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Let The Good Times Roll

Kyiv on a winter's night in 2022. © copyright Peter Zalmayev


I am a prayer of smoke wandering the broken houses, the littered ground looking for a white flag of reason…


-from "I Am a Prayer," by Joy Harjo,


23rd United States Poet Laureate




I hesitate to use the plural pronoun here, to extrapolate from my own experience; I'll just speak for myself as witness, participant, peripheral observer, narrator, protagonist. But I'm also a journalist and have gathered stories, not evidence, but stories. Therefore, I make no claim to knowledge beyond my own experience and reporting. I offer no solution. But the sense of loss, real and metaphoric, is profound. I had hoped, as have so many, that the world would be at peace in my lifetime.


Is there anyone you know, dear reader, who has not been touched by the conflagrations in Ukraine and the Middle East. Is there anyone you know who does not have an opinion about these wars, about what should and should not be done?


Speaking for myself, then, and only for myself, as a child of war, there's a sense that I've lost –not everything, but far too much. This loss, or confusion, surfaces in dreams which have intensified since I realized I knew someone—Peter Zalmayev—in  Kyiv and intensified again after the massacre in Israel on October 7. I have cousins in Israel and an acquaintance, a young artist—Malak  Mattar—from  Gaza. I follow her on Facebook and connect with her on FB Messenger. Meanwhile, here in the United States, I received a request from a once dear  Palestinian friend to remove him from my blog blast. I do not think he wrote it as it seemed to be copied and pasted from a printed document, but it is eloquent nonetheless:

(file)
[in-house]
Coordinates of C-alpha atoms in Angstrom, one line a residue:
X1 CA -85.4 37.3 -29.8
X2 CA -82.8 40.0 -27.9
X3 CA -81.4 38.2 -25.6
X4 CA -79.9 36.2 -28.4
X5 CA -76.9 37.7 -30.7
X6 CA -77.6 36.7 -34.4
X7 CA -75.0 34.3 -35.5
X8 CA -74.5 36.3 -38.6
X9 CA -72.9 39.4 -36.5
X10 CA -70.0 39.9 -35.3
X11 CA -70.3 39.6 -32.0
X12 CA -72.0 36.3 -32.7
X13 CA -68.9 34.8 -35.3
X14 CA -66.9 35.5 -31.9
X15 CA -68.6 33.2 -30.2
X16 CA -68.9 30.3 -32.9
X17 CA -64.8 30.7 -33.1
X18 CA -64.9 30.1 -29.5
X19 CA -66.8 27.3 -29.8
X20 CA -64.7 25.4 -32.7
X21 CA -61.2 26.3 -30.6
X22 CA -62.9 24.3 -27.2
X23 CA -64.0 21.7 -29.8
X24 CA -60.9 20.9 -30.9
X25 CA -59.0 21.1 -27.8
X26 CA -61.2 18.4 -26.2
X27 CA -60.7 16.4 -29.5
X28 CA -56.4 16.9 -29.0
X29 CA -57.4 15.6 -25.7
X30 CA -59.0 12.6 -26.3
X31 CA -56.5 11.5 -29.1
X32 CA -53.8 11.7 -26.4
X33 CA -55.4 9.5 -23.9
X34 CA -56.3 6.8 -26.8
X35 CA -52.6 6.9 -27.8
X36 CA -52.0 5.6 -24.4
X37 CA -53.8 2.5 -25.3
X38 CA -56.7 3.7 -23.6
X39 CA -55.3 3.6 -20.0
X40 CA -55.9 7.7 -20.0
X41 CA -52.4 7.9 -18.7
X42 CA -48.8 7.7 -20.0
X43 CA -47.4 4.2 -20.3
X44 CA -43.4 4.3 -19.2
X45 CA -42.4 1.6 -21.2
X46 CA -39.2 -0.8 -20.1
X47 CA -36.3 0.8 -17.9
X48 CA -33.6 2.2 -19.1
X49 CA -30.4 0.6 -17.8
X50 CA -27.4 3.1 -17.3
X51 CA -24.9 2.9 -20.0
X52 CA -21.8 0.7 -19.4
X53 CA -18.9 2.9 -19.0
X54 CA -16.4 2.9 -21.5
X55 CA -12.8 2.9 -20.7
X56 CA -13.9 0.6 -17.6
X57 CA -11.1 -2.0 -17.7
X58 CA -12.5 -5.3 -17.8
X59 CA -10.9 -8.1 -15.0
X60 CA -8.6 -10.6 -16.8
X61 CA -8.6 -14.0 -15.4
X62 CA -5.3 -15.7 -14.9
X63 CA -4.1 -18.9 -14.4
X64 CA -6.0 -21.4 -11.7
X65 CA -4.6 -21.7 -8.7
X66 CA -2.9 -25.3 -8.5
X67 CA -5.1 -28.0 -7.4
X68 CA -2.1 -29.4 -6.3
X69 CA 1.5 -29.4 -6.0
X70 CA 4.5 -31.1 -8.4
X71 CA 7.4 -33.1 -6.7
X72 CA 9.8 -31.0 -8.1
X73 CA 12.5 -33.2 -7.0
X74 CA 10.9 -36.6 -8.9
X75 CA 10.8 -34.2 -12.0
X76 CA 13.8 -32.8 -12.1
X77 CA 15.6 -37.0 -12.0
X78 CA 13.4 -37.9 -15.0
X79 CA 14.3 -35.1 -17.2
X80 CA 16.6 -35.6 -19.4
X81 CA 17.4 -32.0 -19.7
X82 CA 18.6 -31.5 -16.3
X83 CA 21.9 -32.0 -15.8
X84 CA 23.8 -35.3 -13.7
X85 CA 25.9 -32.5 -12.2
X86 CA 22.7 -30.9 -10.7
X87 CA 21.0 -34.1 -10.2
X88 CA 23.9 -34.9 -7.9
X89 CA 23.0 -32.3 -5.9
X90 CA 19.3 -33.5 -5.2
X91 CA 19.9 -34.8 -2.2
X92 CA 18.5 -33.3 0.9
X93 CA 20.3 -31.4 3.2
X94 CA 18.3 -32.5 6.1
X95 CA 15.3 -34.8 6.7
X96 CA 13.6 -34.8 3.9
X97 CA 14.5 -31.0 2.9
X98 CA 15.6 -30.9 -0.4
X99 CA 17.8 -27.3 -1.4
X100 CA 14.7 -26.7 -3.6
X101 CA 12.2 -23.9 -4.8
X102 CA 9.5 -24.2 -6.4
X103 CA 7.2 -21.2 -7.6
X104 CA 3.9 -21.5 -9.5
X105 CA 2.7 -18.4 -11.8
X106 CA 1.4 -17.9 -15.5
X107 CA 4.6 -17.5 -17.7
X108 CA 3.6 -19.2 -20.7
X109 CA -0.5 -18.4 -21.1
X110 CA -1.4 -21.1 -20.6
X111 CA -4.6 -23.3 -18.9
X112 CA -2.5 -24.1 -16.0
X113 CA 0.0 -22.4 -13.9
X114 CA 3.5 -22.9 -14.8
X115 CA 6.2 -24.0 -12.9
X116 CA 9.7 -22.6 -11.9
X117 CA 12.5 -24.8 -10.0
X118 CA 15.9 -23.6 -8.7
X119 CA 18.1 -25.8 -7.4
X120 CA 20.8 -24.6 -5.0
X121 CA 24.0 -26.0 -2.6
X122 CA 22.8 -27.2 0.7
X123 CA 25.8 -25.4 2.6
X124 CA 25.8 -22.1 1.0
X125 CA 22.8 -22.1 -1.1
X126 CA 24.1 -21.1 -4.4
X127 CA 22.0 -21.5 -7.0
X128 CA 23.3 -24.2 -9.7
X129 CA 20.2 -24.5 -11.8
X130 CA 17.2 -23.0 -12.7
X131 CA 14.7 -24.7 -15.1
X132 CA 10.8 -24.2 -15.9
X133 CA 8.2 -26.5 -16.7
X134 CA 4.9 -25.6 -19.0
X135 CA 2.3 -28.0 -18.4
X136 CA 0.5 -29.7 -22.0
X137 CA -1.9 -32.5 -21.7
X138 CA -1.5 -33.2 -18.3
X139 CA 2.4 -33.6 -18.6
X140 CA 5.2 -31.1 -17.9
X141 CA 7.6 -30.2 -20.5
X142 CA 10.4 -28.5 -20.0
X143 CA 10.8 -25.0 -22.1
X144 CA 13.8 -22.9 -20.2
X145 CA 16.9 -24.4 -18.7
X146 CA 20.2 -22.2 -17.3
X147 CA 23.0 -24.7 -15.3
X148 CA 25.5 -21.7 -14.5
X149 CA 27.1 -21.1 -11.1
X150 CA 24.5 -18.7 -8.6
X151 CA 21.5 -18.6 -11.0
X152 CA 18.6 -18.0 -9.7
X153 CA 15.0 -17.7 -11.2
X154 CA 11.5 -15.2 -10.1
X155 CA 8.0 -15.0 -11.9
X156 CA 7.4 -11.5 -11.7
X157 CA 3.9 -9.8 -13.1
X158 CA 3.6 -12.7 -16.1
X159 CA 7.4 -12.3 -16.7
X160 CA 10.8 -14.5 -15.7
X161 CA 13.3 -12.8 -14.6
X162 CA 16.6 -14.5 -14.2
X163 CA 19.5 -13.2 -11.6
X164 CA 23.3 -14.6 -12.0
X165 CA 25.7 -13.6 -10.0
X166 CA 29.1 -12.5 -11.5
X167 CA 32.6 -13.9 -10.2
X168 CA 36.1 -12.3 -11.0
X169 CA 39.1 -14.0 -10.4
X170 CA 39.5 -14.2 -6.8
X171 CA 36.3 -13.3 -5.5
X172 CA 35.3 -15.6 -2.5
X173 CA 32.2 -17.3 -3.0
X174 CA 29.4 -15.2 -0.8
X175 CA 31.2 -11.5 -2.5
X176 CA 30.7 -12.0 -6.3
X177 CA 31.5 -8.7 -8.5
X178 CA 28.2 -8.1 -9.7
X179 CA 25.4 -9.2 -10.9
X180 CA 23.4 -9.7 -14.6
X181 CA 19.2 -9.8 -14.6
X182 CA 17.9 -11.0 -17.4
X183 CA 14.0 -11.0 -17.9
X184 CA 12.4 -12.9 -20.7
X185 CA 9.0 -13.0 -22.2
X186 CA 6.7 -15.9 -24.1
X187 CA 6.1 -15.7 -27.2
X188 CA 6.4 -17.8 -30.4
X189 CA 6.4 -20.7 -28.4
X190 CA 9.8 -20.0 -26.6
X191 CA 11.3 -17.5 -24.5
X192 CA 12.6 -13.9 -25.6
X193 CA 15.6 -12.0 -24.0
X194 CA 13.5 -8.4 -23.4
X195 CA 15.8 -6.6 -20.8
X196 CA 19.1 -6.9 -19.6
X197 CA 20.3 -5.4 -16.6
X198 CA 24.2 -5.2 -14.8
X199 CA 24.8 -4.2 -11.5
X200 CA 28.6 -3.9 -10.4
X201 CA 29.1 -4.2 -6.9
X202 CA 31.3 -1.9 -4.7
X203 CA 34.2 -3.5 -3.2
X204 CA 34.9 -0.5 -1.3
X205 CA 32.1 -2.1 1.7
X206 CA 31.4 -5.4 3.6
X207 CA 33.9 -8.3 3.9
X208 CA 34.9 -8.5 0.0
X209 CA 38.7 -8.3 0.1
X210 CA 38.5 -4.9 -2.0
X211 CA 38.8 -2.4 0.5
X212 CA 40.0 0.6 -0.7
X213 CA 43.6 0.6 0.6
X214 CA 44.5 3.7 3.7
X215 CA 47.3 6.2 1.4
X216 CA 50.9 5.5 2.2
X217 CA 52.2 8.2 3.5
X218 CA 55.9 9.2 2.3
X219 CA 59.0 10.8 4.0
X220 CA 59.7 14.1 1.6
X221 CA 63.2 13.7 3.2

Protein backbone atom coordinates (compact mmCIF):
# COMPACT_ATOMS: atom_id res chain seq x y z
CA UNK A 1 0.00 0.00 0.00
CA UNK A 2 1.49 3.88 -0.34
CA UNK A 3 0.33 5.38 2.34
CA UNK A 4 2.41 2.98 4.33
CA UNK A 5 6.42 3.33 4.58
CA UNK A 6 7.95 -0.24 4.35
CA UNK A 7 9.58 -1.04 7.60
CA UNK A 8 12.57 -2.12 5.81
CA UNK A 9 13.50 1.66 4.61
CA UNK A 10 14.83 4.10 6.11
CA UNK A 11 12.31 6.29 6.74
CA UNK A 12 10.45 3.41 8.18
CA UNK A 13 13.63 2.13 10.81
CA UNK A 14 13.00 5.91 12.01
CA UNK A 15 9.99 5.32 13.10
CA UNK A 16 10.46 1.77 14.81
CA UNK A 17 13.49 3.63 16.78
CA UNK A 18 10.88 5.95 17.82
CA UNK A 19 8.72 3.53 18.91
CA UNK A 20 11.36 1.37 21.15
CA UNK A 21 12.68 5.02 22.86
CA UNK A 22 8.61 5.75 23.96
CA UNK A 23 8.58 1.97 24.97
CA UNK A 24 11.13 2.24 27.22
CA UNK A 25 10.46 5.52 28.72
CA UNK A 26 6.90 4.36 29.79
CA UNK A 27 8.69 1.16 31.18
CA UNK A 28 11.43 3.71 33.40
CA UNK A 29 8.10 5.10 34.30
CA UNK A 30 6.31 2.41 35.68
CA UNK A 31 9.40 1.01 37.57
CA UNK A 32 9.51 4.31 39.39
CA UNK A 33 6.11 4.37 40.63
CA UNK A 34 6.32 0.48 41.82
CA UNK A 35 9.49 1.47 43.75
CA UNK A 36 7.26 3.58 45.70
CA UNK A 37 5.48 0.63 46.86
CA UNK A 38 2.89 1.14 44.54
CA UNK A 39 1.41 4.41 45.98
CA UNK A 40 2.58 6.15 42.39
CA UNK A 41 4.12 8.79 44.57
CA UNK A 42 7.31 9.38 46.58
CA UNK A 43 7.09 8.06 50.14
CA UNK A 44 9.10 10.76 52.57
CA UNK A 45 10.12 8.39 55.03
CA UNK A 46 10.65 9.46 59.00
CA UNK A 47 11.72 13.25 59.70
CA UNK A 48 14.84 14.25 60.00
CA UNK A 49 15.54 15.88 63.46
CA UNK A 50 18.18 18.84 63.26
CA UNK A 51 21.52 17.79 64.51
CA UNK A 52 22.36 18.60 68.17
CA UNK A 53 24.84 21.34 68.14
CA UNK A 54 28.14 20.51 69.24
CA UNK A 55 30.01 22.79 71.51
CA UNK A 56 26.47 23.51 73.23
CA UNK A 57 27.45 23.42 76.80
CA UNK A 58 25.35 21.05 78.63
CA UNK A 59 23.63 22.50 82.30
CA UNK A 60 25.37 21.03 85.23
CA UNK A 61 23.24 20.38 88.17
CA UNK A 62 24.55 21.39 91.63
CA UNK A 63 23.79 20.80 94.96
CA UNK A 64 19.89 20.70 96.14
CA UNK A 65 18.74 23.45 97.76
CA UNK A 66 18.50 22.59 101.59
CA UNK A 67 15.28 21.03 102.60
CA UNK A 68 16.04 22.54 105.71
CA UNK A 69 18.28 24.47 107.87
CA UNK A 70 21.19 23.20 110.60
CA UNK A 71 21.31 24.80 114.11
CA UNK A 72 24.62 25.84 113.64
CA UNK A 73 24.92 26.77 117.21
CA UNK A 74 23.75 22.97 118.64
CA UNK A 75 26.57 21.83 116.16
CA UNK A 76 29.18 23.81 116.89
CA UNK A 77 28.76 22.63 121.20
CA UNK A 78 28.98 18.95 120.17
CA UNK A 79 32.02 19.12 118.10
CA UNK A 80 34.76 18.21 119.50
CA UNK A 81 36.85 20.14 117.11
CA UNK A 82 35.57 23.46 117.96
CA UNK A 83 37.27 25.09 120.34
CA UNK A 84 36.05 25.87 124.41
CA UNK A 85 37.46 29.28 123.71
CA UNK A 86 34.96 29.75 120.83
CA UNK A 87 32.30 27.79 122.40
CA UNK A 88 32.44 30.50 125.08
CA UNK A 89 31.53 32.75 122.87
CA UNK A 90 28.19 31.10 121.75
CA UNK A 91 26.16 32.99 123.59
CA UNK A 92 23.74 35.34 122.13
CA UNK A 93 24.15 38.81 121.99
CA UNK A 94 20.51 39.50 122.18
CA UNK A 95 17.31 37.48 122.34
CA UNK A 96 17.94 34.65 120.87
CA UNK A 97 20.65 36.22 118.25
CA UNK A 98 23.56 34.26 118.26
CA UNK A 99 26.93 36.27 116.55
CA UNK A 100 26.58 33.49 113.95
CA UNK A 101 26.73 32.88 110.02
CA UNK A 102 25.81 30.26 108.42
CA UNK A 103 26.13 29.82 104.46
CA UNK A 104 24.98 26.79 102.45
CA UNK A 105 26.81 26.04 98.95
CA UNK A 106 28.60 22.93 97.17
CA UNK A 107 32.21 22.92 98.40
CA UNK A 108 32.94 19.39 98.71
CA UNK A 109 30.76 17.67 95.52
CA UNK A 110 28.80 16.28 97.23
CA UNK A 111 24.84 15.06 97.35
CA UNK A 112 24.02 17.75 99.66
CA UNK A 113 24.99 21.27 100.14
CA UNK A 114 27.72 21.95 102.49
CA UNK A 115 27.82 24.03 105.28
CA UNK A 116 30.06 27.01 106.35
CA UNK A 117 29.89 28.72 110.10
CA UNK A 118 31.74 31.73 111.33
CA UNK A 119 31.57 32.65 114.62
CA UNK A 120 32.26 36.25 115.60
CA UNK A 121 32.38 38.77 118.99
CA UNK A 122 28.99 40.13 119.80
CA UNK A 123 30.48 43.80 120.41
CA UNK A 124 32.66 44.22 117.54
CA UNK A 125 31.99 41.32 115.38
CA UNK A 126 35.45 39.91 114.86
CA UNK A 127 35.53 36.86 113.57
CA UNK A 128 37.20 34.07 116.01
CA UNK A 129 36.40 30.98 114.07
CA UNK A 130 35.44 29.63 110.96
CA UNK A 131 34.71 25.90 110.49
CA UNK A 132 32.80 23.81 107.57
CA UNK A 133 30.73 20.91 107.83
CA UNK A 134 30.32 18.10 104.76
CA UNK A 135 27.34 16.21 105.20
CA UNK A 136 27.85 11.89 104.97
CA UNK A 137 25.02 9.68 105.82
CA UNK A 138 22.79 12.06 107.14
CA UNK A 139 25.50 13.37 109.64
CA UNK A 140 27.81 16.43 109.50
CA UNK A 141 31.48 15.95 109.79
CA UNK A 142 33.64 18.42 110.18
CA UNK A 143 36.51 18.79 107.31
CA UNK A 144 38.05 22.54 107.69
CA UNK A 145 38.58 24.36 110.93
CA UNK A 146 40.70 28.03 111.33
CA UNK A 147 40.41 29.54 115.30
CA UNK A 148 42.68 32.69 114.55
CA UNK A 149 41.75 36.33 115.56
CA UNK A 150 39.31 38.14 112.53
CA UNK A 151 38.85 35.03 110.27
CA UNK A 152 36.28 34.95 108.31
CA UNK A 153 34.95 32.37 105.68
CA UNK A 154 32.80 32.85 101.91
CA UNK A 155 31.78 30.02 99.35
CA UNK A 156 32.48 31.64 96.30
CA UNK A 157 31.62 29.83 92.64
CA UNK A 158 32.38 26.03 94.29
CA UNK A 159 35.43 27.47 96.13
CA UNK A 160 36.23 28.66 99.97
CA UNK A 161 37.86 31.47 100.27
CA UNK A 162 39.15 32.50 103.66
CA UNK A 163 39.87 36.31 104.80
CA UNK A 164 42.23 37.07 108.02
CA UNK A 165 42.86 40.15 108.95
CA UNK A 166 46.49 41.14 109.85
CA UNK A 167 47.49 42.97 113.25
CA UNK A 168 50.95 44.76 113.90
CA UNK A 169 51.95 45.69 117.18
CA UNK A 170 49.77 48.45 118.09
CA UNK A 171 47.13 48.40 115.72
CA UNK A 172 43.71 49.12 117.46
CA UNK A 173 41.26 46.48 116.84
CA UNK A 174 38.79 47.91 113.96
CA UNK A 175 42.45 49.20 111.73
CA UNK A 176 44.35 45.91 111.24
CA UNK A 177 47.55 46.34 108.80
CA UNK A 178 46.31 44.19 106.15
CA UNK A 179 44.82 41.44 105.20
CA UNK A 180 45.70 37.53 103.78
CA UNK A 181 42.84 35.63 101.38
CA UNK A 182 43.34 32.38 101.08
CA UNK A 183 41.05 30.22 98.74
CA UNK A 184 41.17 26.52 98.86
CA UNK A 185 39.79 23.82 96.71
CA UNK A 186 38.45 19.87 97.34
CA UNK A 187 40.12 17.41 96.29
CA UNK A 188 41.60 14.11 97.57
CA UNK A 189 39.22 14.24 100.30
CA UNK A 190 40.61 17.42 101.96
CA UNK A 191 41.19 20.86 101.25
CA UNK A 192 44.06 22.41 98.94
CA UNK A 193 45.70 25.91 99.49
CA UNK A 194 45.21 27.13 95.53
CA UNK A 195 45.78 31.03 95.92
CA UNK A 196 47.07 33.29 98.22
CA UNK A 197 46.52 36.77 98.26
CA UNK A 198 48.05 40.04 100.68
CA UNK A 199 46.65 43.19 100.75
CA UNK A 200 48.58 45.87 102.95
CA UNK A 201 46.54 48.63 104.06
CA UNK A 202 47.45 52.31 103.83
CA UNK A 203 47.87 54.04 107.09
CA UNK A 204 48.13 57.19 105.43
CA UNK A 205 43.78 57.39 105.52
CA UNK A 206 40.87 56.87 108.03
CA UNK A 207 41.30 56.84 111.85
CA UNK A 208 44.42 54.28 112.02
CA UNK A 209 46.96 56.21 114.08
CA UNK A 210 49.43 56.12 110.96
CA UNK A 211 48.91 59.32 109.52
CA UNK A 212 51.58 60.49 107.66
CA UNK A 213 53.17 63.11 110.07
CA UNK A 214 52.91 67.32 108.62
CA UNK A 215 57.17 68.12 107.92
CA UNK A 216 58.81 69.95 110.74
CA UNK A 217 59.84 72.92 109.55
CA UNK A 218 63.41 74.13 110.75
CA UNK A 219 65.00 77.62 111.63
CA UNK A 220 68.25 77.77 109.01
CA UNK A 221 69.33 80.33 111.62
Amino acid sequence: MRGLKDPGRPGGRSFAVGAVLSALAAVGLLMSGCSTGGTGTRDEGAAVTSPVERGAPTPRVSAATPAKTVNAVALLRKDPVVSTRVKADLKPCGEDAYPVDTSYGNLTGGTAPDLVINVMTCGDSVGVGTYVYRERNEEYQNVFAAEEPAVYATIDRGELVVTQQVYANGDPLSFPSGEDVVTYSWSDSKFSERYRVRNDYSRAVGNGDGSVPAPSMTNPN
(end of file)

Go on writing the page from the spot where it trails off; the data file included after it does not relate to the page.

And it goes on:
How can you explain that you are no longer fit for superficial daily conversation, and that you are so drained that you need some solitude in order to repair what the war destroyed within you.


A simple reply from me: I understand.


An email to one of my Israeli cousins was answered almost immediately. He is in New York on sabbatical from Tel Aviv University, his son is in the IDF reserves and has been called up, and that was it. Two sentences. No plans to get together as yet, no reply to a follow-up email, no What's App conversation. Solitude heals. Solitude protects.


In the past, therapists have asked me, "What do you feel as you awaken from the dream? Describe the sensation, describe the emotion."  And if I were asked to reply this week, I'd say, "Incomparable loss, irrefutable loss, isn't it obvious?"


Lord Byron might have called this dream image of nothingness ahead, white as a sun-spattered cloud—death awaiting. There is no grounding in that image, no ledge on which to sit and watch the sky or sea. The only antidote to such a free fall dream is to weight myself in hiking boots and march full throttle into the mountains away from war, and then to stay connected to those in war zones with messages and interviews and articles, to give them voice in my blog posts and articles.


I'm reminded of the days following 9/11. I was in the city and had to force myself back onto the subway to teach after roaming for weeks on foot. Long past the Civil War, with no warfare in North America, most Americans can't imagine war, or famine or terrible contagious disease, or the kind of poverty that grinds and breaks a family open with fear. We—and I'll use the plural pronoun here—we Americans, are eager to let the good times roll. If the dreams become too portentous, we push them aside; we don't admit to having such dreams.